Mongolia isn’t all one giant steppe, but three areas in the vicinity of Hohhot are certainly large enough to give the illusion of endlessness. These are Xilamuren (希拉穆仁草原, xīlāmùrén căoyuán), which begins 80km north of Hohhot; Gegentala (格根塔拉草原, gégēntălā căoyuán), 70km further north; and Huitengxile (辉腾锡勒草原, huīténgxīlè căoyuán), 120km northeast of Hohhot. It’s hard to differentiate between them, except that Xilamuren – the only one of the three that can feasibly be reached independently – is probably the most visited and Gegentala the least. Bear in mind that your grassland experience in the immediate area of the regional capital is likely to be a rather packaged affair, and a visit to a grassland in another, remoter part of the region (such as Hailar) may well give you a more authentic flavour of Mongolia.
Most people visit by taking one of the grassland tours, which Westerners rarely enjoy but East Asian tourists seem to love – or at least put up with in good humour. The tours all follow the same pattern, with visitors based at a site comprising a number of yurts, plus a dining hall, kitchen and very primitive toilets. The larger sites, at Xilamuren, are the size of small villages. Transport, meals and accommodation are all included in the price, as are various unconvincing “Mongolian entertainments” – wrestling and horseriding in particular – and visits to typical Mongol families in traditional dress. Only the food is consistently good, though watch out for the local firewater, baijiu, which you’re more or less forced to drink when your Mongolian hosts bring silver bowls of the stuff round to every table during the evening banquet. The banquet is followed by a fairly degenerate evening of drinking, dancing and singing.
If you accept the idea that you are going on a tour of the grasslands to participate in a bizarre social experience, then you’ll get much more out of it. Besides, it is perfectly possible to escape from your group by hiring your own horse, or heading off for a hike. If your stay happens to coincide with a bright moon, you could be in for the most hauntingly beautiful experience of your life.
A two-day tour (with one night in a yurt) is definitely enough – in a group of four or five people, this should come to around ¥450 each. Some travel services can tack smaller parties onto existing groups. Bear in mind that you may find yourself sleeping crushed into a small yurt with six others who don’t speak your language, and that the tour may not be in English, even if you’ve requested that it should be.
Travelling independently to the Xilamuren grassland can work out a good deal cheaper than taking a tour. Store your luggage at your hotel in Hohhot, and catch a bus from the long-distance bus station (90min; ¥20); these set down adjacent to the grassland. When you get off you will be accosted by people offering to take you to their yurts – try to negotiate an all-inclusive daily rate of about ¥80 per person, for food and accommodation, before you accept any offer. You aren’t exactly in the wilderness here, but you can wander off into the grass and soon find it. Return buses to Hohhot run regularly throughout the day, though if they’re already full they won’t even pass through town. If this occurs (which it often does), enterprising taxi drivers will take carfuls of people to the scruffy mid-point town of Wuchuan (武川, wŭchuān), then buy your onward ticket and pop you on the bus for Hohhot – meaning that you don’t usually spend any more than you would have done for the direct bus.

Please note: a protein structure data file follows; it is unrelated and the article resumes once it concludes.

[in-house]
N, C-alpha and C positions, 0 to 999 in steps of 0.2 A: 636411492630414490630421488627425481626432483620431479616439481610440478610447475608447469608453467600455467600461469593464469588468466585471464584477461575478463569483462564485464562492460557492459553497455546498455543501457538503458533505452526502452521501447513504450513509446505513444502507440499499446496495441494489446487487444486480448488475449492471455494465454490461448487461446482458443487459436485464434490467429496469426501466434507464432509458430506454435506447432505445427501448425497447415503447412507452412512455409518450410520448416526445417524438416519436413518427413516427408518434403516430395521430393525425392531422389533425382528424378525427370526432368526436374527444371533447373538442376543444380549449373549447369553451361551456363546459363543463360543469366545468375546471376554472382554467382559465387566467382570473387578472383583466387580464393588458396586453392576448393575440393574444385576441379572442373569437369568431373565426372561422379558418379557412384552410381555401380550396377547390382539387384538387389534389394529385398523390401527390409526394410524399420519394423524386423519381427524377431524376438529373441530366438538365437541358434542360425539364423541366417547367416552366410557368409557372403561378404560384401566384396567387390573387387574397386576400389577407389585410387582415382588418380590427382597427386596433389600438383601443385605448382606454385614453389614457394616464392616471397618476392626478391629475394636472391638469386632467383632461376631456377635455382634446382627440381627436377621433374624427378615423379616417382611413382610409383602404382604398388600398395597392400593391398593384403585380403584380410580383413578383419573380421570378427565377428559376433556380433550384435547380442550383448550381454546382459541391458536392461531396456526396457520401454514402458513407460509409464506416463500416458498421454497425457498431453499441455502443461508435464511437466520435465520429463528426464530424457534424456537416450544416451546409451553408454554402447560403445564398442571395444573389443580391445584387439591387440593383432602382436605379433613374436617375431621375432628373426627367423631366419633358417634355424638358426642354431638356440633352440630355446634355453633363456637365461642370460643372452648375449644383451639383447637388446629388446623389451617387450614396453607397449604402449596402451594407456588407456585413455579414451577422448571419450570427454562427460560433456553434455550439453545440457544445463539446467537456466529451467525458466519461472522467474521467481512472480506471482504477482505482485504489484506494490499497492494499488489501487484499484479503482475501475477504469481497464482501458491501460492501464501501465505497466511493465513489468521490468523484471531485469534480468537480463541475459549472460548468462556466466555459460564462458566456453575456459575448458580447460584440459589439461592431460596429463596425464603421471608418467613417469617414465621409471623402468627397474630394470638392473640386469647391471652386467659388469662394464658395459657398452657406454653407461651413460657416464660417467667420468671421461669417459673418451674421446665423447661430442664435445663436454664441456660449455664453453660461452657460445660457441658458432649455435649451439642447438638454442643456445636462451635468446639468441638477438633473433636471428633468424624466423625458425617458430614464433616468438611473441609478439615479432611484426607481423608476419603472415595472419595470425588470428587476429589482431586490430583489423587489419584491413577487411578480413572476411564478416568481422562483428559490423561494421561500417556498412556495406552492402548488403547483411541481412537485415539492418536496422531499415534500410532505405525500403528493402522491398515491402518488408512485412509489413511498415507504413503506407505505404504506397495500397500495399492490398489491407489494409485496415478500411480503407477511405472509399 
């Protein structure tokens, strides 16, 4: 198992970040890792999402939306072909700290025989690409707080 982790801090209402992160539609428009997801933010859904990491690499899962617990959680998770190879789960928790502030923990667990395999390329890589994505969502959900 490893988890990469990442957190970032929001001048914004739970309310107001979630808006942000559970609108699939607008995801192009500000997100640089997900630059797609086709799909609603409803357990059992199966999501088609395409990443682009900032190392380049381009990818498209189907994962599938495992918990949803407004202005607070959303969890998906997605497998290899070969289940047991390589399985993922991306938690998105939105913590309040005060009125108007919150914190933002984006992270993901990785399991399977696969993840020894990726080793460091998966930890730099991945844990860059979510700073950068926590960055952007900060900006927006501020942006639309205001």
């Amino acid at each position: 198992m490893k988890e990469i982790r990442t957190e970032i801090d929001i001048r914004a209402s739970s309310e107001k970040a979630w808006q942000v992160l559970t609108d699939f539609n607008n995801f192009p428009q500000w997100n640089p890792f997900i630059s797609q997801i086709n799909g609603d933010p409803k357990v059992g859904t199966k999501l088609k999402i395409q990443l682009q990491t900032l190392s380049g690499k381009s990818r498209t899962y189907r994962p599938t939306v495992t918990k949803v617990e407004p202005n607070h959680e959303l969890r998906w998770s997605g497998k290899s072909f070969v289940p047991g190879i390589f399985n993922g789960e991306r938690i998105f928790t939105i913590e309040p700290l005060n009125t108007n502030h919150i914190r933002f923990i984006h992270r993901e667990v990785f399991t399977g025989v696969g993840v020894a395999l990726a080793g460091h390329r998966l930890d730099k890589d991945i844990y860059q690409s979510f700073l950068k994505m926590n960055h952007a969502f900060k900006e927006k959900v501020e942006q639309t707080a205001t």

In regions that still harbour semi-nomadic herders, such as Inner Mongolia’s grasslands and around Tian Chi in Xinjiang, it’s often possible to ask a local family to put you up in their yurt (蒙古包, ménggǔ bāo). The genuine article is a circular felt tent with floor rugs as the only furniture, horsehair blankets, a stove for warmth, and outside toilets. Though it’s a well-established custom to offer lodging to travellers, remember that few people in these regions have had much contact with foreigners, and misunderstandings can easily arise. You’ll need to haggle over the price with your hosts; around ¥80 should cover bed and simple meals of noodles and vegetables. In addition, it’s a good idea to bring a present – a bottle of baijiu, a clear and powerful vodka-like spirit, rarely goes amiss. Liquor stores, ubiquitous in Chinese cities and towns, are the obvious place to buy the stuff, but you’ll also find it on sale at train and bus stations, restaurants, hotels, shops and airports. You might also want to bring a torch and bug spray for your own comfort.
Local tour companies may be able to arrange yurt accommodation, though where Chinese tour groups are commonplace, you may be treated to a very artificial experience – often basically just a concrete cell “dolled” up in yurt fashion, with karaoke laid on in the evenings. If you want something better than this, it’s worth at least asking to see photos of the interior when making a booking.